Over 30 people appeared on Saturday in the overcast morning light, trying to discern color in warblers flitting high in he trees; it wasn’t easy. But the rain held off until the end and we had some nice birds including early migrants and nesters. We started off listening to a Chipping Sparrow as I spoke about the difficulty distinguishing it from the early migrant Pine Warbler; more on that later. Our first sight of an active nest was bizarre. I showed the group an obvious oriole nest, but orioles had just arrived in Boston a few days earlier so what could this complete nest be except last years holdover? What I had noticed on a scouting trip was another bird was using the nest for it’s own purpose, a chickadee!

This Black-capped chickadee has taken over an old Baltimore Oriole nest for is own nesting site.

I had watched a pair of chickadees enter and leave the nest carrying moss to line their own nest. At the end of the walk we revisited this unusual sight and the whole group got to watch the chickadees in action.

Speaking of Orioles, they often arrive in Boston at the beginning of May and I had my first one on exactly that date. The group got to watch Baltimores of both sexes on the walk:

Male Baltimore Oriole

Female Baltimore Oriole hidden beside its nest

I had a birder new to my walks, and relatively new to birding, on the Saturday walk. His camera became critical to confirming one of the few warblers we saw well enough to suspect an identity which was confirmed by his images:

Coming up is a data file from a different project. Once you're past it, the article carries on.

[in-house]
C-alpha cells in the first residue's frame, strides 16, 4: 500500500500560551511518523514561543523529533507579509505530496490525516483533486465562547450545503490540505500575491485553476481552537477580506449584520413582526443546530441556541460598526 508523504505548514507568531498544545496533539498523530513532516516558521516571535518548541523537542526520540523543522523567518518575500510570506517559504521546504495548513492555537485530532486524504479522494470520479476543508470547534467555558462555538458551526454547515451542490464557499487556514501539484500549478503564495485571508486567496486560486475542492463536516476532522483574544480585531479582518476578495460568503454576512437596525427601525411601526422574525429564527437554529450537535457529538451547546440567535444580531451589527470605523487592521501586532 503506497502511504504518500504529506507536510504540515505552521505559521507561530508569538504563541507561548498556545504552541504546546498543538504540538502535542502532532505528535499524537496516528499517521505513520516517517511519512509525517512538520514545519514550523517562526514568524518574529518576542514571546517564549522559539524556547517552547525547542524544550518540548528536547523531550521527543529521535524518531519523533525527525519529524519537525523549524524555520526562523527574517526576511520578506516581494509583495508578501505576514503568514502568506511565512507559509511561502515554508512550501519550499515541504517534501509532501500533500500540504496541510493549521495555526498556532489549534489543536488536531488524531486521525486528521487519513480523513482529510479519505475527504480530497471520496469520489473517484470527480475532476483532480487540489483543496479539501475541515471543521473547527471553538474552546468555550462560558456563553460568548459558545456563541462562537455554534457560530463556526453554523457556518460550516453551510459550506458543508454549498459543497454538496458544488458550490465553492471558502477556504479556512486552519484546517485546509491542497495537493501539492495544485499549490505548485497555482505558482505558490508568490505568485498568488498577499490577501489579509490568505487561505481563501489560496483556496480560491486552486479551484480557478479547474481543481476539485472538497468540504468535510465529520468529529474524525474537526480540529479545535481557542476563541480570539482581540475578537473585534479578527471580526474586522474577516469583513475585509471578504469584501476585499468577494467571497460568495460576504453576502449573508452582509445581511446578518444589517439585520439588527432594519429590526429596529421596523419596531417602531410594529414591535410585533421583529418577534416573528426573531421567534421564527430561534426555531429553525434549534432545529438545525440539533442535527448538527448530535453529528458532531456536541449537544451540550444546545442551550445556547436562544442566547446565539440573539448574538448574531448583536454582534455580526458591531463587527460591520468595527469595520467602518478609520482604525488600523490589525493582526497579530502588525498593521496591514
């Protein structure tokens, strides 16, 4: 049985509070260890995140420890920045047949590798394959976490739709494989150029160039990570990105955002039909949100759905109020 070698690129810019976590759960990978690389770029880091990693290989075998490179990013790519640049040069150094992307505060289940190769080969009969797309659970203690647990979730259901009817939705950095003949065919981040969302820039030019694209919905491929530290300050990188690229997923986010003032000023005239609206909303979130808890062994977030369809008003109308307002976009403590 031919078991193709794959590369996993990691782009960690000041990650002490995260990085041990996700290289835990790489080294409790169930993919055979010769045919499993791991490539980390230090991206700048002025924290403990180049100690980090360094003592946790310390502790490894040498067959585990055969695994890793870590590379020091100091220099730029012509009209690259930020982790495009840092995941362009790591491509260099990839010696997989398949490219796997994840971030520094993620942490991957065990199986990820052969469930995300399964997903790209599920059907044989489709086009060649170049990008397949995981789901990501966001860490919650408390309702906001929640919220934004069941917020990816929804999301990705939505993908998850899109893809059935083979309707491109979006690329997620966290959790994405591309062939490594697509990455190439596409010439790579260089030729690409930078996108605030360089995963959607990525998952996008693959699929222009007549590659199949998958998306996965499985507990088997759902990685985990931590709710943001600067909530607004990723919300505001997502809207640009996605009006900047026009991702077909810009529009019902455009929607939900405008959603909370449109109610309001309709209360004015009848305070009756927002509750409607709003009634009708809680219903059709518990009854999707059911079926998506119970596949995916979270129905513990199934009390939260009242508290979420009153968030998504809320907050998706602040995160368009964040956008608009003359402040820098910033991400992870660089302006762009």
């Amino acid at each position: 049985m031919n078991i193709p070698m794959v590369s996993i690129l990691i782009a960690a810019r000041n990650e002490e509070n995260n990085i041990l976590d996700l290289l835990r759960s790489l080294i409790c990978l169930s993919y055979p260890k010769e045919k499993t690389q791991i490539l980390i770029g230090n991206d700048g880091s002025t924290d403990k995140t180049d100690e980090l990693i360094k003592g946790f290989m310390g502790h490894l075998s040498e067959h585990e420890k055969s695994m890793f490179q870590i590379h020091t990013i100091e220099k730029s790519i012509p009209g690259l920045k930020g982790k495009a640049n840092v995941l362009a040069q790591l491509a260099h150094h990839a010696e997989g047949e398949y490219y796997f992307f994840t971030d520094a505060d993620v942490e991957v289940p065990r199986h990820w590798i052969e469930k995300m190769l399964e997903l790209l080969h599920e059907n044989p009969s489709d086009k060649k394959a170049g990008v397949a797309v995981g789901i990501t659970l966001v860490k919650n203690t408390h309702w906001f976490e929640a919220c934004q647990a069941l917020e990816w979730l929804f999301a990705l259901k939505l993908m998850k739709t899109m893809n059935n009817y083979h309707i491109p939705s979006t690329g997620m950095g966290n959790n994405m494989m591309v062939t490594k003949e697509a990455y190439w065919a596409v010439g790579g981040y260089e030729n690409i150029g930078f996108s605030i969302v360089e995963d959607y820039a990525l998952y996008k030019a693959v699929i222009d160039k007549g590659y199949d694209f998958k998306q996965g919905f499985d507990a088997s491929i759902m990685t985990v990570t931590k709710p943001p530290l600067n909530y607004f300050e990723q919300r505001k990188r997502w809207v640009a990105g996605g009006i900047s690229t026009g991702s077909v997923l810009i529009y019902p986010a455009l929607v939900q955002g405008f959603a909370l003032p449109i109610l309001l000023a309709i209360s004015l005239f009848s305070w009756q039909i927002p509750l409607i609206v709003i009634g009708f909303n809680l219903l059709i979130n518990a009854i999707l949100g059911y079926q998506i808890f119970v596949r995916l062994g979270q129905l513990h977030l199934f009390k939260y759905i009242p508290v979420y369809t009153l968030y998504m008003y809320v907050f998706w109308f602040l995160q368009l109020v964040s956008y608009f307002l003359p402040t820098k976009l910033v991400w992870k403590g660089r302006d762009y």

This photomontage created by Shilo McDonald shows all the identification points for this Nashville Warbler- yellow below, no wing bars, gray head, and (missing for all of us using binoculars) the distinct eye ring upper right. Thanks Shilo!

There were several birds high up in the just leafing out trees that were moving like warblers, but the light didn’t allow for seeing colors needed for positive ID.

We did have another early migrant in that area though, House Wren

We first picked up the wren by call but then saw two of them.

There were also several sparrow species lower down:

Song Sparrow showing its streaked breast with a darker center spot

Song Sparrow showing its streaked breast often with a centered darker spot

A brightly colored White-throated Sparrow demonstrating the clear grayish breast, white bib and yellow lores

We also thought we heard a Field Sparrow but never saw it and weren’t certain enough of the few calls it made to take it for our list.

A pretty Field Sparrow showing the pink bill and full eye ring characteristic of the species

As we ascended the hill we checked the many nest boxes that my colleague Brendan Keegan has erected on the slope. Tree Swallows were clearly occupying several of them

Two male Tree Swallows; blue bodies with clear white breasts and bellies

I had seen another “cavity nester” protecting one of the boxes earlier in the week and was disappointed when we got to that box and found nothing on it. As I told the group what I was hoping for a Tree Swallow landed on the box, and suddenly my bird appeared:

Eastern Bluebird. Photo- Shilo McDonald

Here’s a closer look at them

A pair of Eastern Bluebirds, male below

Back in the oughts when I first erected nest boxes in the Arboretum we had successful nesting of bluebirds for several years in a row but that ceased in 2009 when vandals broke open a box and destroyed the nest. Last year bluebirds tried again but were evicted by invasive House Sparrows. We’re hoping for a better outcome this year.